View the Pediatric Bipolar Patient Journey videos featuring hypothetical patient Katie, a 15-year-old girl on a journey to diagnosis of bipolar depression, with clinical insights from Dr. Kiki Chang.
Dr. Stahl, Professor of Psychiatry, University of California, San Diego, presents a series of videos that share his perspectives on bipolar depression in adults, including how it typically manifests, and the challenges of diagnosis.
Get information about bipolar depression in adult patients from Dr. Roger S. McIntyre, Professor of Psychiatry and Pharmacology at the University of Toronto and Head of the Mood Disorders Psychopharmacology Unit at the University Health Network in Toronto, Canada.
Get insights into bipolar depression in adult patients from a Nurse Practitioner perspective. Tammy LeBlanc, NP talks about bipolar disorder as well as collaborative care for patients with bipolar depression.
See how LATUDA is thought to work in relation to the brain neurotransmitters dopamine and serotonin. Although the mechanism of action (MOA) of LATUDA is unclear, this video presents a potential MOA for the treatment of bipolar depression.
Increased Mortality in Elderly Patients with Dementia-Related Psychosis
Elderly patients with dementia-related psychosis treated with antipsychotic drugs are at an increased risk of death. LATUDA is not approved for the treatment of patients with dementia-related psychosis.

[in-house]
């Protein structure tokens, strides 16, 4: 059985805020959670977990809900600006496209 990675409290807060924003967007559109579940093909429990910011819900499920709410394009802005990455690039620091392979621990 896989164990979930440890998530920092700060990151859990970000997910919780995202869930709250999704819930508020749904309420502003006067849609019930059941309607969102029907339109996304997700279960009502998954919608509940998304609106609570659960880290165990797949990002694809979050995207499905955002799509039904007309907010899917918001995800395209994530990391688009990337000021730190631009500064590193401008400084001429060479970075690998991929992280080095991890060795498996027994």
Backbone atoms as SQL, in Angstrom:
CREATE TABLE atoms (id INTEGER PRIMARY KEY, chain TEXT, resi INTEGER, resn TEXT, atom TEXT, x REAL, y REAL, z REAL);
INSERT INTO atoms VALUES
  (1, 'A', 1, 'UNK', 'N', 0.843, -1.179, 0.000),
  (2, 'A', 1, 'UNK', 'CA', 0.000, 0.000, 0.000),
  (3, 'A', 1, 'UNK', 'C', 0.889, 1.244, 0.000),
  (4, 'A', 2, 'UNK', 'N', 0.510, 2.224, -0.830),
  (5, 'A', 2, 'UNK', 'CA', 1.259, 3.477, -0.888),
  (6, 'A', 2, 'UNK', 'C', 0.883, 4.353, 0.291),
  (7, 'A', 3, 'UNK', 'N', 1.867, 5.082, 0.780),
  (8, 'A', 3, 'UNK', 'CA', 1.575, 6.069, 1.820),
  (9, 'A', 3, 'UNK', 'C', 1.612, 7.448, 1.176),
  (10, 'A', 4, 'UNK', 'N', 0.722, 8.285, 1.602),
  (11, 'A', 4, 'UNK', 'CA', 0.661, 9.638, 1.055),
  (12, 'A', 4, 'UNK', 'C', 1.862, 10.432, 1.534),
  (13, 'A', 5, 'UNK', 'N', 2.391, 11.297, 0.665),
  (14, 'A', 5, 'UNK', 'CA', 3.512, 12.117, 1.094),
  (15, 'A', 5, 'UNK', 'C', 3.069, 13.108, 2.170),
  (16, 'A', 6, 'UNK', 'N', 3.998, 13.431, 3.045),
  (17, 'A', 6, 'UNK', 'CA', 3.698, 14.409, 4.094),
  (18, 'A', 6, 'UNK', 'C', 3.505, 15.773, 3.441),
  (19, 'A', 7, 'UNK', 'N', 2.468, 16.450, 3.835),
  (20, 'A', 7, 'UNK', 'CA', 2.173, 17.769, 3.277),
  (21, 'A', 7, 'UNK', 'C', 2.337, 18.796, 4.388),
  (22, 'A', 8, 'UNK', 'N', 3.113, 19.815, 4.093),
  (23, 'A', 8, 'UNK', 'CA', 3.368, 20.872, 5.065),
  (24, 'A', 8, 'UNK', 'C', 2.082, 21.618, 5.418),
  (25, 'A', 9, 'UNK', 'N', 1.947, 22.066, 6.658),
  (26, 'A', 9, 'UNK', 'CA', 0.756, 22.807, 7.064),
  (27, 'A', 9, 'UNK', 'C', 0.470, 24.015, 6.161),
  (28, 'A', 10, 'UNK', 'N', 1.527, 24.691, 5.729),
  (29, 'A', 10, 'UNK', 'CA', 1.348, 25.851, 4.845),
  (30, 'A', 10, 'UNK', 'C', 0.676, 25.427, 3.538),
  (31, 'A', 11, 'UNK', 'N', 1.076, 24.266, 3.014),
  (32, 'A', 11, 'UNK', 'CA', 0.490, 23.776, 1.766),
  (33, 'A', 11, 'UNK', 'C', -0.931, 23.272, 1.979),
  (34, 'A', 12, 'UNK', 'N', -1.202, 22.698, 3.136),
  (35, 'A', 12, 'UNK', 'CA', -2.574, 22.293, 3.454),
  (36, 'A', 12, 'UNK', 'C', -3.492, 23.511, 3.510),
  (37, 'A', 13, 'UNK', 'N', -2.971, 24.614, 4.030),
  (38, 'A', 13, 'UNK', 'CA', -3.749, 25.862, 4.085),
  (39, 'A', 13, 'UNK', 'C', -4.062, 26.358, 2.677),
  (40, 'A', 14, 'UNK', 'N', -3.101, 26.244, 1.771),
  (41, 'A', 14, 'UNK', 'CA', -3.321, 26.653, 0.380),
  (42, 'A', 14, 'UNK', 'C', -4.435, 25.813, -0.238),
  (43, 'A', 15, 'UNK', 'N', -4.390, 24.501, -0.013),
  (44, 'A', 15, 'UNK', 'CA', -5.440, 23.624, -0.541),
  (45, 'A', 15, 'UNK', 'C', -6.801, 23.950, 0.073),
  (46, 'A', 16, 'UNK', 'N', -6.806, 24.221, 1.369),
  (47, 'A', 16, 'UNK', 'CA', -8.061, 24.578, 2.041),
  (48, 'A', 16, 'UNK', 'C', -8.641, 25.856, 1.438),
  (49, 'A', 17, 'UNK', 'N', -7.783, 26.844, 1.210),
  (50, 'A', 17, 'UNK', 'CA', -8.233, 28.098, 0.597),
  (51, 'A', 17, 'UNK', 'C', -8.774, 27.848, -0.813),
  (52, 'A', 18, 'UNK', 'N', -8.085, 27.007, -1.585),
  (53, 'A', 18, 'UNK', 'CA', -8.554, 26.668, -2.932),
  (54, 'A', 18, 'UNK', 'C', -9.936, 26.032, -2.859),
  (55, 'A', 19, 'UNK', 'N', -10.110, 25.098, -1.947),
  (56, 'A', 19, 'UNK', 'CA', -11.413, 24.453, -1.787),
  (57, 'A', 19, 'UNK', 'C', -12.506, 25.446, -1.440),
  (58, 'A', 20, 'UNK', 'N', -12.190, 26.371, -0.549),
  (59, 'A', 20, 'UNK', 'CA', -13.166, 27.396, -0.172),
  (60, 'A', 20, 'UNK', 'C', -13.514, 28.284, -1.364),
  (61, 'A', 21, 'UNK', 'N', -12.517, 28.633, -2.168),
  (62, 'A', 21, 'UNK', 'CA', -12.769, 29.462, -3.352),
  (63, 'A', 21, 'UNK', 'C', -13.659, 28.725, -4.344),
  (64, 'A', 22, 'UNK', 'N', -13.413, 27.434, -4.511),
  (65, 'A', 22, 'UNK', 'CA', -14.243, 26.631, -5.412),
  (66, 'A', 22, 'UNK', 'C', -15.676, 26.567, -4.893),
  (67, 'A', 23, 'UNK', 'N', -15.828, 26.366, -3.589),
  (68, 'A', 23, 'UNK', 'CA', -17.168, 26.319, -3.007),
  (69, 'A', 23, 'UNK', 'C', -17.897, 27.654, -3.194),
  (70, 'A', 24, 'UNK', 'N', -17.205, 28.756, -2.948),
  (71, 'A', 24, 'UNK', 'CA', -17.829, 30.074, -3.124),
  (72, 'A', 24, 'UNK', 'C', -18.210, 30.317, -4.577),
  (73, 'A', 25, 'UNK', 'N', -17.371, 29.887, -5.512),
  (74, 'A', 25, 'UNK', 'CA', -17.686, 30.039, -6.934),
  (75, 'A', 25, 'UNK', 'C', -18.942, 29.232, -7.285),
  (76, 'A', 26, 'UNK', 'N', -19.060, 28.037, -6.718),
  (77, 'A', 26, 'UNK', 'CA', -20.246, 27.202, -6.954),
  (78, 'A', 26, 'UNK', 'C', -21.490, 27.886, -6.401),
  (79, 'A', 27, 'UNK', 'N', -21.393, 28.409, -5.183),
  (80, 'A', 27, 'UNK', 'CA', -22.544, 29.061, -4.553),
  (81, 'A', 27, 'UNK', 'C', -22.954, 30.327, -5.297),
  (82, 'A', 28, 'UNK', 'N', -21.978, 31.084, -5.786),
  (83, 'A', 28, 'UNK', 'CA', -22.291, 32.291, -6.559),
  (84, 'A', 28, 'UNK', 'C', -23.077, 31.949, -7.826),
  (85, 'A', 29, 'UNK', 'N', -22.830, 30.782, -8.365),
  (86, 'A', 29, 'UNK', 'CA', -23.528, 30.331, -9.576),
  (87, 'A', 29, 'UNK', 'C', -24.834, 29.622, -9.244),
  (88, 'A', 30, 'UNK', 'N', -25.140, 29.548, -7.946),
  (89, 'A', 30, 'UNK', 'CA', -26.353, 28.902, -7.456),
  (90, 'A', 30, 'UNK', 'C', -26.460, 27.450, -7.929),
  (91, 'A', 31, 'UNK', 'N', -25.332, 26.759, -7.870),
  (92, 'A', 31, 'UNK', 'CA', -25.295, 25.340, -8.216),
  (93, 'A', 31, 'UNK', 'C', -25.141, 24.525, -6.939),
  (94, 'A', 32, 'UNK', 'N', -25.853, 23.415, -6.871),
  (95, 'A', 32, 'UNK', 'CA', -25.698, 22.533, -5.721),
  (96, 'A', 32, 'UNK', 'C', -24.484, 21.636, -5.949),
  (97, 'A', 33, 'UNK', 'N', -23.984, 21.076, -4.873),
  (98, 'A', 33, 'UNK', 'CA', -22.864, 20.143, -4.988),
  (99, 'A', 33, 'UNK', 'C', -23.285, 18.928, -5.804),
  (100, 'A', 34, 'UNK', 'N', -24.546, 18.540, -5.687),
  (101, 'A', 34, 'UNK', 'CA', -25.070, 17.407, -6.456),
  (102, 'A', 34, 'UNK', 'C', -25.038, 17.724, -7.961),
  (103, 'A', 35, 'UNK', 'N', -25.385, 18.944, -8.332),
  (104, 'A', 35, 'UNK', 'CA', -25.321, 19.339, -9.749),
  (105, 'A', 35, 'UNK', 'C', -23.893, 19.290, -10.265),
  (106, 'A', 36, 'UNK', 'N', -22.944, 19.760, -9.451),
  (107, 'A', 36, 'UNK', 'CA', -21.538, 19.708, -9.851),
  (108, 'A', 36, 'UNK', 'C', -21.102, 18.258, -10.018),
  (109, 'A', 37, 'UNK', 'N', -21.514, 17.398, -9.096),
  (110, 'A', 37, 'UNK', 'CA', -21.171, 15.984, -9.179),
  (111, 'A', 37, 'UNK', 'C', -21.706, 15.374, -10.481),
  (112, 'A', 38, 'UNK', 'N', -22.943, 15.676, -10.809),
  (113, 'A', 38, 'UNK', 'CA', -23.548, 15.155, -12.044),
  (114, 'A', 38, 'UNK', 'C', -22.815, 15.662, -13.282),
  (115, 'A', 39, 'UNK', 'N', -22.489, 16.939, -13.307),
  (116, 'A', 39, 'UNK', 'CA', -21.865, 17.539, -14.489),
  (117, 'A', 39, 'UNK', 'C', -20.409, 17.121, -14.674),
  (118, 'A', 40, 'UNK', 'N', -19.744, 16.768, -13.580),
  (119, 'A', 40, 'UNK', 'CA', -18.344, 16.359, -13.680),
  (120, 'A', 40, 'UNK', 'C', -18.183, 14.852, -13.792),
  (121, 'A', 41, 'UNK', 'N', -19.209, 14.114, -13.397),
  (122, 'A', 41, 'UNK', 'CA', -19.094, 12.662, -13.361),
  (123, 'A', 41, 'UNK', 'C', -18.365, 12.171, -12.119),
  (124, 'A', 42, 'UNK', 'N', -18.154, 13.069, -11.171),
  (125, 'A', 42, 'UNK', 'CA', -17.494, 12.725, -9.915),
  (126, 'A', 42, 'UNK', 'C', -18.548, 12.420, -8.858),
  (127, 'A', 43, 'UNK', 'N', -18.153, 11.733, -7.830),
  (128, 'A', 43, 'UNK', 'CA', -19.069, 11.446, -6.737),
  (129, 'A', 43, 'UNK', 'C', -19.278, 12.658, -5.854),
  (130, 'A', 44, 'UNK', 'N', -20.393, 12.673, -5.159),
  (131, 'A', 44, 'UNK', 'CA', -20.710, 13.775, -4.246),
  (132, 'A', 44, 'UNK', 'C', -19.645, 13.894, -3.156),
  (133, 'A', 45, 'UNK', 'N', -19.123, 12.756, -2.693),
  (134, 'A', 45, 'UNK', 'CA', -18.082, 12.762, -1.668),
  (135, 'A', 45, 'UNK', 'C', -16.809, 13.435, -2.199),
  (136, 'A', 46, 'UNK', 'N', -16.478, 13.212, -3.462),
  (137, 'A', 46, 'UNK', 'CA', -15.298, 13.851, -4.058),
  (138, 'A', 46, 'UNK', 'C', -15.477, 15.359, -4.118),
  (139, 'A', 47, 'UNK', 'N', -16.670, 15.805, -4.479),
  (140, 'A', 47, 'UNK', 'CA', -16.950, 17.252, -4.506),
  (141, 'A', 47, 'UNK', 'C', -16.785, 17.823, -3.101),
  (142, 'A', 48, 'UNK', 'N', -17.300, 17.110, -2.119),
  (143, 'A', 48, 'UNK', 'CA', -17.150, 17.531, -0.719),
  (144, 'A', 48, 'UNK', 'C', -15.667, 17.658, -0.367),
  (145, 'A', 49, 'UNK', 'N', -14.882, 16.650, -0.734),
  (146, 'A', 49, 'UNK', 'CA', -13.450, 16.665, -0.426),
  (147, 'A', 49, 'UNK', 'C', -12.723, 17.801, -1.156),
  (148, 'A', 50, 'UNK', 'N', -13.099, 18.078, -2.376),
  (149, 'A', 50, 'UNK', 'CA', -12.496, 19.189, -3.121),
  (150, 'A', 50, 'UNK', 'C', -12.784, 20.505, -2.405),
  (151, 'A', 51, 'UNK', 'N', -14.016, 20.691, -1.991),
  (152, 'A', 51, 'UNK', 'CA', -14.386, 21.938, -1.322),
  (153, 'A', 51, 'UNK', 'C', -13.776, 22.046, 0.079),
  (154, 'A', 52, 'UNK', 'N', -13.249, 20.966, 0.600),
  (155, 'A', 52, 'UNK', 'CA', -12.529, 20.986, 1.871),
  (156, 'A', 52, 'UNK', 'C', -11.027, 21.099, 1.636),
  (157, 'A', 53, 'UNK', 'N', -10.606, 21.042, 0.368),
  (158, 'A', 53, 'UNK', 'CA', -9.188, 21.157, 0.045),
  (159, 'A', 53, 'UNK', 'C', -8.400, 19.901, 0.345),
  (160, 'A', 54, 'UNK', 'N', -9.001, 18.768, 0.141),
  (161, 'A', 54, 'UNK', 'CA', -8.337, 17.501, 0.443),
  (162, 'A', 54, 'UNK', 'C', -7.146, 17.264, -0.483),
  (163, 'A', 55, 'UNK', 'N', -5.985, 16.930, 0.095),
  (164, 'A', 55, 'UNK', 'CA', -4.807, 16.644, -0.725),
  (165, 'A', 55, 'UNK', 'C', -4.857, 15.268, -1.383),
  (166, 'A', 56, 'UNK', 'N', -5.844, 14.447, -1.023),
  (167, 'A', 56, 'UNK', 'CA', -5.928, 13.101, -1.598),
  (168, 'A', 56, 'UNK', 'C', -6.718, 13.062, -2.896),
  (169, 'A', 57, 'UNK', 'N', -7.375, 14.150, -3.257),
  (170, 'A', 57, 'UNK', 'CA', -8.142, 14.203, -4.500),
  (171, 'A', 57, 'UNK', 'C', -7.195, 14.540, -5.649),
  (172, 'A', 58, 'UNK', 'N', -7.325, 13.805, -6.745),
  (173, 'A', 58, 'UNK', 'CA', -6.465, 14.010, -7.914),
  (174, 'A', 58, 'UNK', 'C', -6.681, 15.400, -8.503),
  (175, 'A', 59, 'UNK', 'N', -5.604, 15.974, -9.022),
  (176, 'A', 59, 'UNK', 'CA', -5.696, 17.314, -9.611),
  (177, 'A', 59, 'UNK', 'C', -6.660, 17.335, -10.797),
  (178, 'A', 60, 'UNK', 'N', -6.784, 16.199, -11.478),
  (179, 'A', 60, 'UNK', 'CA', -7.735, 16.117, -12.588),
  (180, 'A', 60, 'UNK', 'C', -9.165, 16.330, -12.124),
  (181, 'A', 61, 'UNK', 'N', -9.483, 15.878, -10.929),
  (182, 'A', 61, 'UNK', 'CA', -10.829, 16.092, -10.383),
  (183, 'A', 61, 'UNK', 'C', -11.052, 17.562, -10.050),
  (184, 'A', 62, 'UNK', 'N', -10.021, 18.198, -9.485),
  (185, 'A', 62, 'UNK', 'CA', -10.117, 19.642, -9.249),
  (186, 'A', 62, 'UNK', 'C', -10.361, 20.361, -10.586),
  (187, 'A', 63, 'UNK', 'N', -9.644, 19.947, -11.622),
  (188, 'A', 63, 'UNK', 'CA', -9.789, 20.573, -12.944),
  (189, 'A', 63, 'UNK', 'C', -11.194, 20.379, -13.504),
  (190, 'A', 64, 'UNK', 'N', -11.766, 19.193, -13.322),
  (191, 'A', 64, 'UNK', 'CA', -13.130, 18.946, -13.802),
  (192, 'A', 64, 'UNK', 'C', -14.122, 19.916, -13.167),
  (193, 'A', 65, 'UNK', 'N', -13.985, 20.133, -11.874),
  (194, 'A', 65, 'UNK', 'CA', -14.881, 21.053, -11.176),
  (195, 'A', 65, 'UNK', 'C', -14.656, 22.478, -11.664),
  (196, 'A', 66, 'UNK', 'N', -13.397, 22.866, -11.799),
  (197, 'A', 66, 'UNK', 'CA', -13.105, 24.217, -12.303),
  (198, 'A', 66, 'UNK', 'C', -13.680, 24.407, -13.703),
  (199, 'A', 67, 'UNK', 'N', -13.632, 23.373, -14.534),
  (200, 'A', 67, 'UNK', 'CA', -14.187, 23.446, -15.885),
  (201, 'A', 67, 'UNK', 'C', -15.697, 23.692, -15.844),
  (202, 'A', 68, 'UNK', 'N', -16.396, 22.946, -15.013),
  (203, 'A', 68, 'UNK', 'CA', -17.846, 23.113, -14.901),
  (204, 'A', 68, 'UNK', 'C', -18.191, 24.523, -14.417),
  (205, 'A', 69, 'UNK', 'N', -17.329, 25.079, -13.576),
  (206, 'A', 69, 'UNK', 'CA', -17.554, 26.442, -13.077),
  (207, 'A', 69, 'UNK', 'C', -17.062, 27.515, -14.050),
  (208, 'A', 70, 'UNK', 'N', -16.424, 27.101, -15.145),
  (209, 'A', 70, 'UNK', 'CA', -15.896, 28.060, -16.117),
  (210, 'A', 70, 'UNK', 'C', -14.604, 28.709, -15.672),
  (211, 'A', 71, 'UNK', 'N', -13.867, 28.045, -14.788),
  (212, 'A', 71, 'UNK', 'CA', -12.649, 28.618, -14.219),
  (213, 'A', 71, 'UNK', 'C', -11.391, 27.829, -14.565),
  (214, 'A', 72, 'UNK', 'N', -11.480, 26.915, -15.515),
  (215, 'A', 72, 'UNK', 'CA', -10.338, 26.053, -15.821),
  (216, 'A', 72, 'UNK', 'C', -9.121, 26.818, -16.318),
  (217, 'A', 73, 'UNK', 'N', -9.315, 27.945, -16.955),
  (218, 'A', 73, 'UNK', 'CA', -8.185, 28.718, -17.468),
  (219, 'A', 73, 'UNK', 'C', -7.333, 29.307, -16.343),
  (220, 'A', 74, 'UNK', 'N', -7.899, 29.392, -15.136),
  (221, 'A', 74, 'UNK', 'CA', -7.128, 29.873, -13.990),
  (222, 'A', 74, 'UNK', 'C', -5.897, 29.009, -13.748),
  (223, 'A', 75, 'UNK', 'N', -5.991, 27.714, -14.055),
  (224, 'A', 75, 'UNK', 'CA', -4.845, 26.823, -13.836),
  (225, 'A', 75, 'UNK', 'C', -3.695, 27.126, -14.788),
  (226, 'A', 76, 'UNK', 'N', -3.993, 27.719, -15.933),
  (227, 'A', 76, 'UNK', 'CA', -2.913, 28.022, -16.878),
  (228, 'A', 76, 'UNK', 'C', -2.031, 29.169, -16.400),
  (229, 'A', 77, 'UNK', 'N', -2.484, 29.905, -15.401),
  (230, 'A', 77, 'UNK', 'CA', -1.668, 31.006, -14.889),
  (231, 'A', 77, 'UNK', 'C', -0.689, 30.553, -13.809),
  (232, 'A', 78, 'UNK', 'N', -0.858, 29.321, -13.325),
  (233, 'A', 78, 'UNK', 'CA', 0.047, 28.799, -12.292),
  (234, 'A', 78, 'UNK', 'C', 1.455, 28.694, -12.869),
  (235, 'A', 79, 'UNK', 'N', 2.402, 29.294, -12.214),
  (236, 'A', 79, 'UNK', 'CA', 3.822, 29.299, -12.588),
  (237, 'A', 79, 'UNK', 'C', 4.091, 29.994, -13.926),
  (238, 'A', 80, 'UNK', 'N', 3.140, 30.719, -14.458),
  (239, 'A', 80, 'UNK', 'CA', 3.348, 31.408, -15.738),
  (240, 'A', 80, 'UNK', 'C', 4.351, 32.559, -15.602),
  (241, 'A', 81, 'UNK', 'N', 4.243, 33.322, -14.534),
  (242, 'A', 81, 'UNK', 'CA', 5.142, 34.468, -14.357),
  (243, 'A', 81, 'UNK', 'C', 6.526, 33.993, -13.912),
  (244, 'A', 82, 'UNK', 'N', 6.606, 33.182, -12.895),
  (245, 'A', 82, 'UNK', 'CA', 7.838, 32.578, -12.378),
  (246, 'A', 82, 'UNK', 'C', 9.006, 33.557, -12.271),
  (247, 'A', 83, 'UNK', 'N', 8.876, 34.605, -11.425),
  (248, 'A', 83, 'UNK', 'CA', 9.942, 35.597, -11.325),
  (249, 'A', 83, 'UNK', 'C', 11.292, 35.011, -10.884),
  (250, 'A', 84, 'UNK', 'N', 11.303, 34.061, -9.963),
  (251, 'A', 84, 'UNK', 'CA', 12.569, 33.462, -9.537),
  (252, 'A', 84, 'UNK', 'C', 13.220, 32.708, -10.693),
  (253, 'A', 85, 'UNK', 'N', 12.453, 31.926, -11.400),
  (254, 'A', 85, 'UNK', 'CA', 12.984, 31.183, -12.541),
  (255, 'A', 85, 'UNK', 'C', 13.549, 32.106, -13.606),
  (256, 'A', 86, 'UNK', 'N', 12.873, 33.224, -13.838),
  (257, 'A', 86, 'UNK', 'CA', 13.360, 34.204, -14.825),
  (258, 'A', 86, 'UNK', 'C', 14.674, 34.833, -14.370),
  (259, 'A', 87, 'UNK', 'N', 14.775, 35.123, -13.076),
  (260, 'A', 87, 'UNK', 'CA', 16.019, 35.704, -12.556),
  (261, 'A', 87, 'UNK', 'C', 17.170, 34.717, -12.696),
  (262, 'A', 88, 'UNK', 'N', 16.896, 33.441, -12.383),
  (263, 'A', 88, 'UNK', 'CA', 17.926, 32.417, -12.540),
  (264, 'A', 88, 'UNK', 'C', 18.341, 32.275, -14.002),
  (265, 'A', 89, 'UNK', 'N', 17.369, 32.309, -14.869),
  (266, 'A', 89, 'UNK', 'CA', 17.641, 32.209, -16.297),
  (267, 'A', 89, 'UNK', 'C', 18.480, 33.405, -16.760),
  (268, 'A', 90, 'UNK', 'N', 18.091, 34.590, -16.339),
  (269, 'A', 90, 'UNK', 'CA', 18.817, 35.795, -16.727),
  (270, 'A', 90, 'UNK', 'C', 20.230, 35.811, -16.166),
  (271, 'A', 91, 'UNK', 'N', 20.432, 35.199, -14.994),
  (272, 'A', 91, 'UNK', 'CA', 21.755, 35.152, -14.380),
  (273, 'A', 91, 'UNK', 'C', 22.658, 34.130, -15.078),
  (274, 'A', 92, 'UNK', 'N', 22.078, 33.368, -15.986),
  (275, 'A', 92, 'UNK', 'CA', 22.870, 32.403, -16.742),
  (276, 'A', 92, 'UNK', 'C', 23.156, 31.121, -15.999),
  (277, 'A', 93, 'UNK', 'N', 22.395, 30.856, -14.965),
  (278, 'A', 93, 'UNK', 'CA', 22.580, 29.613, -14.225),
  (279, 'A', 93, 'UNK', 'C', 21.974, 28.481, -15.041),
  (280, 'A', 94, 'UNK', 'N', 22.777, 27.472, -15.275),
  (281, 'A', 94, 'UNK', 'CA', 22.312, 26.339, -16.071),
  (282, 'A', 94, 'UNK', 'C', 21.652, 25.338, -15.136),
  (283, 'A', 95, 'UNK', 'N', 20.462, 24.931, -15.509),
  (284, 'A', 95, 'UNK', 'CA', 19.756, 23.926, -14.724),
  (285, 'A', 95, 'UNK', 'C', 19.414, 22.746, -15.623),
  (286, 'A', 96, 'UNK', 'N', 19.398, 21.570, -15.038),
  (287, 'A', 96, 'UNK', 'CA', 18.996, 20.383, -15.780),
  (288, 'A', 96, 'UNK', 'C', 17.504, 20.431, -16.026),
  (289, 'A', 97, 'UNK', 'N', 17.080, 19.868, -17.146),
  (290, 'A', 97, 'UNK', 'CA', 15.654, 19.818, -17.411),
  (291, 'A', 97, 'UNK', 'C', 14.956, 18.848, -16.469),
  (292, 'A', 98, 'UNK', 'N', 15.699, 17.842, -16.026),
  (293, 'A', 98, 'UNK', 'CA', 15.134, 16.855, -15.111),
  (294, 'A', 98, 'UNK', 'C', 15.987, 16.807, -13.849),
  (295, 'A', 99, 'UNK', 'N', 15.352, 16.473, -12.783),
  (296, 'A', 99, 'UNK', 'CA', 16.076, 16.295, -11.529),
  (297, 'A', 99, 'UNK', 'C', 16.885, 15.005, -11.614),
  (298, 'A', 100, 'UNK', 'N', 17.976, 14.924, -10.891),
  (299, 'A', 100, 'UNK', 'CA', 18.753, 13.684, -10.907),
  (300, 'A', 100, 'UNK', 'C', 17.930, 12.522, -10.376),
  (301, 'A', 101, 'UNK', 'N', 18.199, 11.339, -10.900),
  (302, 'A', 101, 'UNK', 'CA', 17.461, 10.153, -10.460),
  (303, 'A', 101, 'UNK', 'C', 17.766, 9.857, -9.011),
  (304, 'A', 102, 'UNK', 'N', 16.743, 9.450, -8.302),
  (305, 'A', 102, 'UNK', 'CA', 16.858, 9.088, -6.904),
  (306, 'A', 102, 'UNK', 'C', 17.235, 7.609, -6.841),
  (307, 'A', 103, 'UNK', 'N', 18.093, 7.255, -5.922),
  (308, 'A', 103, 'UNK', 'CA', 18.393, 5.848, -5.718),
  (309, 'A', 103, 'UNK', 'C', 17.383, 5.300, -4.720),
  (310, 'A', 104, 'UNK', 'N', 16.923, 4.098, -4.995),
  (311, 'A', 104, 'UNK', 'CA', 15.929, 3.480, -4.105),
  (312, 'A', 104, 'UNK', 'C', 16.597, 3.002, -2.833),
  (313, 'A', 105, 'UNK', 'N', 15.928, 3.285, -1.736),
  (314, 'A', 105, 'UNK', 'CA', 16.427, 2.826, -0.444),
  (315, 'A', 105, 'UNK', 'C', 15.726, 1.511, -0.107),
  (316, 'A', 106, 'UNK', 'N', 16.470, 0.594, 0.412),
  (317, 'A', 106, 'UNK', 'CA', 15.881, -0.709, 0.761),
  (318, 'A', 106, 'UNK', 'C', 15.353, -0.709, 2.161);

Suicidal Thoughts and Behaviors
Antidepressants increased the risk of suicidal thoughts and behavior in pediatric and young adults in short-term studies. Closely monitor all antidepressant-treated patients for clinical worsening, and for emergence of suicidal thoughts and behaviors.
CONTRAINDICATIONS: LATUDA is contraindicated in the following:
Cerebrovascular Adverse Reactions, Including Stroke: In clinical trials, elderly subjects with dementia randomized to risperidone, aripiprazole, and olanzapine had a higher incidence of stroke and transient ischemic attack, including fatal stroke. LATUDA is not approved for the treatment of patients with dementia-related psychosis.
Neuroleptic Malignant Syndrome (NMS): NMS is a potentially fatal symptom complex reported with administration of antipsychotic drugs. Clinical signs of NMS are hyperpyrexia, muscle rigidity, altered mental status, and evidence of autonomic instability. Additional signs may include elevated creatine phosphokinase, myoglobinuria (rhabdomyolysis), and acute renal failure. Manage NMS with immediate discontinuation of antipsychotic drugs, including LATUDA, intensive symptomatic treatment and monitoring.
Tardive Dyskinesia (TD): The risk of developing TD (a syndrome of abnormal involuntary movements) and the potential for it to become irreversible are believed to increase as the duration of treatment and total cumulative dose of antipsychotic increase. The syndrome can develop, although much less commonly, after relatively brief treatment periods at low doses or may even arise after discontinuation of treatment. The syndrome may remit, partially or completely, if antipsychotic treatment is withdrawn.
Metabolic Changes Atypical antipsychotic drugs have caused metabolic changes including: